‘Wrath of Man’ Warning: Don’t Leave a Spec Ops Team at Loose Ends

Jason Statham Wrath of Man
Jason Statham stars as H in director Guy Ritchie’s "Wrath of Man." (Metro Goldwyn Mayer Pictures)

Jason Statham and director Guy Ritchie have teamed again for the kind of elaborate puzzle box movie that Ritchie makes best. “Wrath of Man” is opening in theaters on May 7.

Statham looks great, and he’s figuring out how to carry his silent, tough-guy persona into middle age with roles that suit his particular skill set. Since he made his movie debut in Ritchie’s “Lock, Stock and Two Smoking Barrels” in 1998, Statham has become one of the most successful action movie stars in the business, and “Wrath of Man” reunites him with Ritchie for the first time since 2005’s “Revolver.”

Jeffrey Donovan (“Burn Notice”), Holt McCallany (“Mindhunter”), Scott Eastwood (“The Outpost”), Andy Garcia (“The Godfather: Part III), Josh Hartnett (“Penny Dreadful”), Rob Delaney (“Catastrophe”) and Post Malone lead a cast of men doing manly things.

The movie reveals itself slowly with a series of flashbacks detailing just why Statham’s character, H, has taken a job at a high-end Los Angeles security firm that transports enormous amounts of cash. Spec ops veterans are everywhere in this movie, and it’s worth not knowing much more than that when you walk into the theater.

Check out the trailer and read on for some reveals about the veterans who drive the plot. Or bookmark this and come back after you go to the movie theater and watch it in person.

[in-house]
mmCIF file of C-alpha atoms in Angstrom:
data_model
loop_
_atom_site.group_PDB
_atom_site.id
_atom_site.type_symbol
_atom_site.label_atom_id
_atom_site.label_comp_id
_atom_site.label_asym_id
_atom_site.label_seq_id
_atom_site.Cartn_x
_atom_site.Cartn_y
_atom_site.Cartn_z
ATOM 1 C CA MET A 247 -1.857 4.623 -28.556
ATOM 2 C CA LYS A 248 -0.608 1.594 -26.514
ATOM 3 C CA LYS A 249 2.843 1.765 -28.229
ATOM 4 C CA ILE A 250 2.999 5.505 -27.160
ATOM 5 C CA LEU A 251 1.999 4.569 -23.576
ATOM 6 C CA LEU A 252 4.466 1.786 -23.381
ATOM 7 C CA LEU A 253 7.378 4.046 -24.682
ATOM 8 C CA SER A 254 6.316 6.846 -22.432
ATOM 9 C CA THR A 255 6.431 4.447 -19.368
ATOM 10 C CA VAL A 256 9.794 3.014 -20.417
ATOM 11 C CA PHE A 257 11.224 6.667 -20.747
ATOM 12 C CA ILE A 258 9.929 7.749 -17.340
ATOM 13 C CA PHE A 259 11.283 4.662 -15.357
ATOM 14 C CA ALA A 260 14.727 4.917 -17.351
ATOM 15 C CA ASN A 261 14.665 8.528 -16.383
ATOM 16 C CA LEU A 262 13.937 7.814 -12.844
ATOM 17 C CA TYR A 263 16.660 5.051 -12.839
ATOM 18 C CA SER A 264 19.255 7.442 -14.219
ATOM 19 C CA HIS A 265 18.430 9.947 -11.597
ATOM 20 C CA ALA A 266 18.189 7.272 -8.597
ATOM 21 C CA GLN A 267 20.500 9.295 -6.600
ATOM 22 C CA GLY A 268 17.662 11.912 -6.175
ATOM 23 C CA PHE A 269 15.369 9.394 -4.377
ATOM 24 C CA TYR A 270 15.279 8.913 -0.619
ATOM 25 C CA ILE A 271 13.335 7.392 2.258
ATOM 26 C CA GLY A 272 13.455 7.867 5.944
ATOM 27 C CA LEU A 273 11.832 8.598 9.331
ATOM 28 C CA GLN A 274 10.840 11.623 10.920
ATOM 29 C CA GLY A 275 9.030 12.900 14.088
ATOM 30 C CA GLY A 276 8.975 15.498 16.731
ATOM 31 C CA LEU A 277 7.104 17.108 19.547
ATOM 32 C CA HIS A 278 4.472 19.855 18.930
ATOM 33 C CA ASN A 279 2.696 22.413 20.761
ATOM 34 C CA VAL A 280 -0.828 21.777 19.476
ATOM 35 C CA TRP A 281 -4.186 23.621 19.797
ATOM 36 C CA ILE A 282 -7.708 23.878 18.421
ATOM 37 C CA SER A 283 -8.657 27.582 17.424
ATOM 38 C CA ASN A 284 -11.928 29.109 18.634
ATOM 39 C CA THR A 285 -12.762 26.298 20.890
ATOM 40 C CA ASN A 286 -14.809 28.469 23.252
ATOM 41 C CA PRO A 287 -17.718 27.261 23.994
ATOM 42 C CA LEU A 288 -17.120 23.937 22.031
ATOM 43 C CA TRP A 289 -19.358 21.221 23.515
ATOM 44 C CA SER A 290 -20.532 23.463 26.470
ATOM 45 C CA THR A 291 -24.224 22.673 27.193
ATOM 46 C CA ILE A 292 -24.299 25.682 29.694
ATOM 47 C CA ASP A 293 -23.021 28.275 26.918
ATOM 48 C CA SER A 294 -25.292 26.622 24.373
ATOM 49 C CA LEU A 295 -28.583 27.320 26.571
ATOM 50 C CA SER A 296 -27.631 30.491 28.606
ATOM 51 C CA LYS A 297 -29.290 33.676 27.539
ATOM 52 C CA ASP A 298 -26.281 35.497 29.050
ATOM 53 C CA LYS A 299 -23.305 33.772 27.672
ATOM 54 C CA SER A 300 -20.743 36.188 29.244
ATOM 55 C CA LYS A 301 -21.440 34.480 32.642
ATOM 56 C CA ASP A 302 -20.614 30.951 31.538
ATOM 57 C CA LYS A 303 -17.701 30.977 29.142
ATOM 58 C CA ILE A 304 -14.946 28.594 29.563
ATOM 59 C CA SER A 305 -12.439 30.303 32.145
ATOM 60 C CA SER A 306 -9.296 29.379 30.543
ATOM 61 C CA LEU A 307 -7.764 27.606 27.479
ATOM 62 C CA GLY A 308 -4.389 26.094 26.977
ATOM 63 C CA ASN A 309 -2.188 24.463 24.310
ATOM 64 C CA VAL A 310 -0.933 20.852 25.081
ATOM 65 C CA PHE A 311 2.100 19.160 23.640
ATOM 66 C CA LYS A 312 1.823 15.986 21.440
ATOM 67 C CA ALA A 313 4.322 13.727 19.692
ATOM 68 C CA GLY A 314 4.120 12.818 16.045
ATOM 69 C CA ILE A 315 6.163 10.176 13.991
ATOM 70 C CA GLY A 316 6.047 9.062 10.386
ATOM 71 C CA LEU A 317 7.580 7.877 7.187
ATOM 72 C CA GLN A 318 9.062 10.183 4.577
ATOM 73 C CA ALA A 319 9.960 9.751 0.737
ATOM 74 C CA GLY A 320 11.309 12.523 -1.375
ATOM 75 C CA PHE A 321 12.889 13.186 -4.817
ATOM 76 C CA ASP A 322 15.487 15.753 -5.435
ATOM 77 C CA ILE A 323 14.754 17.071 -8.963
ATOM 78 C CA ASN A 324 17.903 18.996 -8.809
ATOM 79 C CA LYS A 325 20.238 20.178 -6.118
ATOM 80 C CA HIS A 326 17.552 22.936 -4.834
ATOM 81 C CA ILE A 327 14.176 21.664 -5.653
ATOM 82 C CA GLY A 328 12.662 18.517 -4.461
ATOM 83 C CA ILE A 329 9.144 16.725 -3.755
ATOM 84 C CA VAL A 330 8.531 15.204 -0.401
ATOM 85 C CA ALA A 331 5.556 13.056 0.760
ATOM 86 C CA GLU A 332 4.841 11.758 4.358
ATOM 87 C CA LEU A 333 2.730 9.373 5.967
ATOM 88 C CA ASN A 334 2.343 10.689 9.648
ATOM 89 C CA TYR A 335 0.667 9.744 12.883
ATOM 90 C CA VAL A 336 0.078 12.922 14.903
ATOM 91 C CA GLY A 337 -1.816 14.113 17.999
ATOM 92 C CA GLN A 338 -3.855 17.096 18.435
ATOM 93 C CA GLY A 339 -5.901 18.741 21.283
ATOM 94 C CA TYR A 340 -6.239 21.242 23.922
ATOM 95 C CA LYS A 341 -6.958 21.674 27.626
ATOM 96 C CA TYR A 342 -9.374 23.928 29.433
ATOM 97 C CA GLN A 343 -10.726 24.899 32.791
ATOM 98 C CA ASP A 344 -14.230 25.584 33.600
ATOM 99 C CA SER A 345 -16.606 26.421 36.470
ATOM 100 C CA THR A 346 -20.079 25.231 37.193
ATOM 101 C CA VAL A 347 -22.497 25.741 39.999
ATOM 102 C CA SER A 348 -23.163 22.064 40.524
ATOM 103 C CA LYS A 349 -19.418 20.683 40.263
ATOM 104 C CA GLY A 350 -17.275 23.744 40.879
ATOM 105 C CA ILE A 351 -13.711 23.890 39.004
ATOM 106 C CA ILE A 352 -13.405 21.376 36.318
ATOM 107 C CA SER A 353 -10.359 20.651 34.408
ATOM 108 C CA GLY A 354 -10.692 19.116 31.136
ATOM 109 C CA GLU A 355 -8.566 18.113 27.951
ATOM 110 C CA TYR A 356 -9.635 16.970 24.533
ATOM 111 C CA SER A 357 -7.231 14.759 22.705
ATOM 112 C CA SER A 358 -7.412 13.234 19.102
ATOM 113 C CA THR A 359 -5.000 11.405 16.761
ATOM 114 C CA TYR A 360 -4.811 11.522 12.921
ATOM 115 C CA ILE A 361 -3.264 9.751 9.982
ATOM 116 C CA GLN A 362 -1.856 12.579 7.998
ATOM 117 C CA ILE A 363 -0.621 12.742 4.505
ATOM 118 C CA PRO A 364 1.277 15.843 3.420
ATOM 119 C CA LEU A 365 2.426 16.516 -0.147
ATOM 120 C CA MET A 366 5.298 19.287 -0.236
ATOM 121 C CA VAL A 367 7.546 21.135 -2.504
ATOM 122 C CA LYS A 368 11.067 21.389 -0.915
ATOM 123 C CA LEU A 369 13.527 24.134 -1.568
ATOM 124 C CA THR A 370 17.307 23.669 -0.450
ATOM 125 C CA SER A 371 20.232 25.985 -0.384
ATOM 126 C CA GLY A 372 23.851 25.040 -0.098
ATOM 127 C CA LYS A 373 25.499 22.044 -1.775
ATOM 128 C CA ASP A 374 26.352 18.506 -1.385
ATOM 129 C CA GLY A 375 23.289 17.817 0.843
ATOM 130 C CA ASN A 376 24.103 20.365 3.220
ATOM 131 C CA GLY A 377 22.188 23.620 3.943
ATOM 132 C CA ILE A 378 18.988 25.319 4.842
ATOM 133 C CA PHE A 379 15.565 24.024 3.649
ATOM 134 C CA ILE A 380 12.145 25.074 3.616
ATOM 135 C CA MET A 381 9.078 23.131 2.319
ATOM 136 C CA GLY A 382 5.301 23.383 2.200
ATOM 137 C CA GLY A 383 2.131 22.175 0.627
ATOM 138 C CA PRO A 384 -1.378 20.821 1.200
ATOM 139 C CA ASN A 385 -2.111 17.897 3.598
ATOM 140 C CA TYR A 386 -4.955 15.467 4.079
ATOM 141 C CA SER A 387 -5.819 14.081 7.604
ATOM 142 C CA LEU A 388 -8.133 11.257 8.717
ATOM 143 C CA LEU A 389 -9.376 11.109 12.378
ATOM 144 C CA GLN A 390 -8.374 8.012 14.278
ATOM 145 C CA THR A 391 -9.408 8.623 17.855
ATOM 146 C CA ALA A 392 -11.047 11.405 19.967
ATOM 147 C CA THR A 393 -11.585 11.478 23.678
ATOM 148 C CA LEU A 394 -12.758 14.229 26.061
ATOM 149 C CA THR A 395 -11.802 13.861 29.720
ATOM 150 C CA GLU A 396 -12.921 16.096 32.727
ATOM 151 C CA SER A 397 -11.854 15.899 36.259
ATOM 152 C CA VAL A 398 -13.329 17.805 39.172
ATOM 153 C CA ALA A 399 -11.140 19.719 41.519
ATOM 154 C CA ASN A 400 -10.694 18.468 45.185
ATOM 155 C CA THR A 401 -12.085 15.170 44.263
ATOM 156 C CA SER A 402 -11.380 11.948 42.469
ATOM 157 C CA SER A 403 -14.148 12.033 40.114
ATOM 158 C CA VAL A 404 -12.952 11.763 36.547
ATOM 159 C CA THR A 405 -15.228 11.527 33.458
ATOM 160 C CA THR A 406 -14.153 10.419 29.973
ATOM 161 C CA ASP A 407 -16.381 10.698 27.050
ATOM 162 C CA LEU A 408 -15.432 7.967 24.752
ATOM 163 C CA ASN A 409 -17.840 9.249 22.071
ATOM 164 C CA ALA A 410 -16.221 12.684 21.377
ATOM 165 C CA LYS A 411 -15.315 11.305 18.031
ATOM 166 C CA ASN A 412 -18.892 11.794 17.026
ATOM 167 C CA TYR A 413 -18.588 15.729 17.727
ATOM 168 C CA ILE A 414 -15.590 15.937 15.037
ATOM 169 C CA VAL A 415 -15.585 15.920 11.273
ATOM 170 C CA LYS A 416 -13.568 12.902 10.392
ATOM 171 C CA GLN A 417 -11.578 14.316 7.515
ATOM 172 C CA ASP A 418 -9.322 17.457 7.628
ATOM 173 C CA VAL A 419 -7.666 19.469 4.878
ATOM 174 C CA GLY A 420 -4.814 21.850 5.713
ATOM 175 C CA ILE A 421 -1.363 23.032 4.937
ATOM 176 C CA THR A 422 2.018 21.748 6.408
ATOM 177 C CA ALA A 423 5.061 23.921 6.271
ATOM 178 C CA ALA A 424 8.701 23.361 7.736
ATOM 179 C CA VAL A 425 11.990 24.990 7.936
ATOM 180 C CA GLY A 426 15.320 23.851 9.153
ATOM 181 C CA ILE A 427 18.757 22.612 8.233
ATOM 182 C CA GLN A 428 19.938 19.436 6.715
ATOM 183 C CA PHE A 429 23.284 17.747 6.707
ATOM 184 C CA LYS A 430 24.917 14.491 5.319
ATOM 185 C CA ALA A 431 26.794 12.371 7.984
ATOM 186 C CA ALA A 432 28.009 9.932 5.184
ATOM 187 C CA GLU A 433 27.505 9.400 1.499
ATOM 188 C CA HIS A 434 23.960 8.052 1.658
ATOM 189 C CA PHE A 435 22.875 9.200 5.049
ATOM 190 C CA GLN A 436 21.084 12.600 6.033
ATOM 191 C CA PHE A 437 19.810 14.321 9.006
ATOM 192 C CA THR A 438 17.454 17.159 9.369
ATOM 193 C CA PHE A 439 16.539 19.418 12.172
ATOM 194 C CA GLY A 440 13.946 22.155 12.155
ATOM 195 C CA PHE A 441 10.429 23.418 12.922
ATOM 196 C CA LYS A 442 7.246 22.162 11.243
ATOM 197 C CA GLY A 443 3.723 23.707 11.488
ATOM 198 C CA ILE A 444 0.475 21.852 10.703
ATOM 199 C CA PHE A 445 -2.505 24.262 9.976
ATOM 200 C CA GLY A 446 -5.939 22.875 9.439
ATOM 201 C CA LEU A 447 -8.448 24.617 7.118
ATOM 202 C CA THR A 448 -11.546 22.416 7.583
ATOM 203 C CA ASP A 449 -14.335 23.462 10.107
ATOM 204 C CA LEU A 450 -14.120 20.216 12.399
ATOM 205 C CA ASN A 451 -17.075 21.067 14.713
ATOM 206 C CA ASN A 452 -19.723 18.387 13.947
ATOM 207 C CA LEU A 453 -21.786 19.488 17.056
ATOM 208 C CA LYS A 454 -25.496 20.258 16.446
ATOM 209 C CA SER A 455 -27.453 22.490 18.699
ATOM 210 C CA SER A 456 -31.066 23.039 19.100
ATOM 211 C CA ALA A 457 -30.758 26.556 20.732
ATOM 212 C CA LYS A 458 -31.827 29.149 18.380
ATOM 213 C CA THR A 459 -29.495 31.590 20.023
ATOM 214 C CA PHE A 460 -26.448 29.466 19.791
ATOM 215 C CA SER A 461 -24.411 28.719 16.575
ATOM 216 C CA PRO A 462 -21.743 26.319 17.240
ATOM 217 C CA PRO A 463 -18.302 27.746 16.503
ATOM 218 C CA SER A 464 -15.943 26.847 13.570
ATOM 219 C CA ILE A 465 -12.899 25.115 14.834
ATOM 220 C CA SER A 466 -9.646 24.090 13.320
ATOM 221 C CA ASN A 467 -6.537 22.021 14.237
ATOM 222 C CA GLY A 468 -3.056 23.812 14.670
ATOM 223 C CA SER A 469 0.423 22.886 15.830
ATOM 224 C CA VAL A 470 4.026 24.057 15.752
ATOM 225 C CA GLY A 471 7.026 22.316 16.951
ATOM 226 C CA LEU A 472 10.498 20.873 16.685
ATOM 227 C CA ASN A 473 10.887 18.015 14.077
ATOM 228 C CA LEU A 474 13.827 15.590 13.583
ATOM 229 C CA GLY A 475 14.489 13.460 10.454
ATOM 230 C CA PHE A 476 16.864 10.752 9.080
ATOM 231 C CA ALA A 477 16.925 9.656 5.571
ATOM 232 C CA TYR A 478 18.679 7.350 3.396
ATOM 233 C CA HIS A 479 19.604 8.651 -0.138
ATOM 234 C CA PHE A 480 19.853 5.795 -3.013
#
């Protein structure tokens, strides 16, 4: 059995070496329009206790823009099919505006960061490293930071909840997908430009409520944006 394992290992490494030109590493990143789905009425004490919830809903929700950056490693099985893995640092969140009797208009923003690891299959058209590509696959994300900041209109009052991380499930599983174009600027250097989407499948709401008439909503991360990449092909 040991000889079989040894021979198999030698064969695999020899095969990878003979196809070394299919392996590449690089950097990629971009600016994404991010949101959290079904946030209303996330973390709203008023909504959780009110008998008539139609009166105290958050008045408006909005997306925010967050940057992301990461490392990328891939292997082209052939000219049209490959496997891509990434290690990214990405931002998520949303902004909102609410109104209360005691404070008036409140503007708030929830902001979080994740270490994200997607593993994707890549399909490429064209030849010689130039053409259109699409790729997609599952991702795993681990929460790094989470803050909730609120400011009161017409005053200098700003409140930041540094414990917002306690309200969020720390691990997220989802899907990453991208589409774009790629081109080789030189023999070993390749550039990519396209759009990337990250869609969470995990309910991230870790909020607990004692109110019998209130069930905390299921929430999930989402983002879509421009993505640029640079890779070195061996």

McCallany’s Bullet is the friendly ballbuster who shows the new guys the ropes at Fortico Securities. It’s a high-pressure gig because armored car robberies seem to be a common, nearly everyday occurrence in Ritchie’s fictional Los Angeles. He welcomes Statham’s H to the team and introduces him to Hartnett’s Boy Sweat Dave. It’s a Guy Ritchie movie. Did you expect people to have normal names?

Donovan and Eastwood lead a crew of special ops veterans who haven’t found their place after they’ve returned to civilian society. They’re bored, unemployed and desperate for ways to get the unit back together and find a common purpose. Donovan’s Jackson was dishonorably discharged after a mission went wrong in Afghanistan, and he’s been unable to get a job with his bad paper hanging over him. His men still answer to him as their sergeant.

Wrath of Man
Raúl Castillo as Sam, Deobia Oparei as Brad, Jeffrey Donovan as Jackson, Chris Reilly as Tom, Laz Alonso as Carlos, and Scott Eastwood as Jan in director Guy Ritchie’s "Wrath of Man." (Metro Goldwyn Mayer Pictures)

Eastwood’s Jan is that tip-of-the-spear warrior who combines exceptional combat skills with an unpredictable and dangerously short fuse. His crew needs him, but everyone wonders if they can trust him in a pinch.

These guys need a mission, and America has failed to offer them a sense of purpose since their return from the war. They’re antsy and need something to do, especially something that involves risk and a good amount of danger.

If you’ve been to the movies in the past 50 years, you probably can piece most of it together from here. What will surprise you is just who H is and why he’s there. While he’s never specially identified as an SAS veteran, his epic combat skills mark him as a UK military veteran.

Ritchie uses some great drone-establishing shots of Los Angeles to lull the audience into believing that this movie was shot on location in Southern California. In fact, most of it was shot in and around London, and the movie’s location scout deserves some kind of award for finding places that let Ritchie make England look like SoCal.

2019’s “The Gentlemen” was the beginning of a return to form for Ritchie after his 2019 live-action remake of “Aladdin” and 2017’s “King Arthur: Legend of the Sword.” “Wrath of Man” ranks up there with his best.

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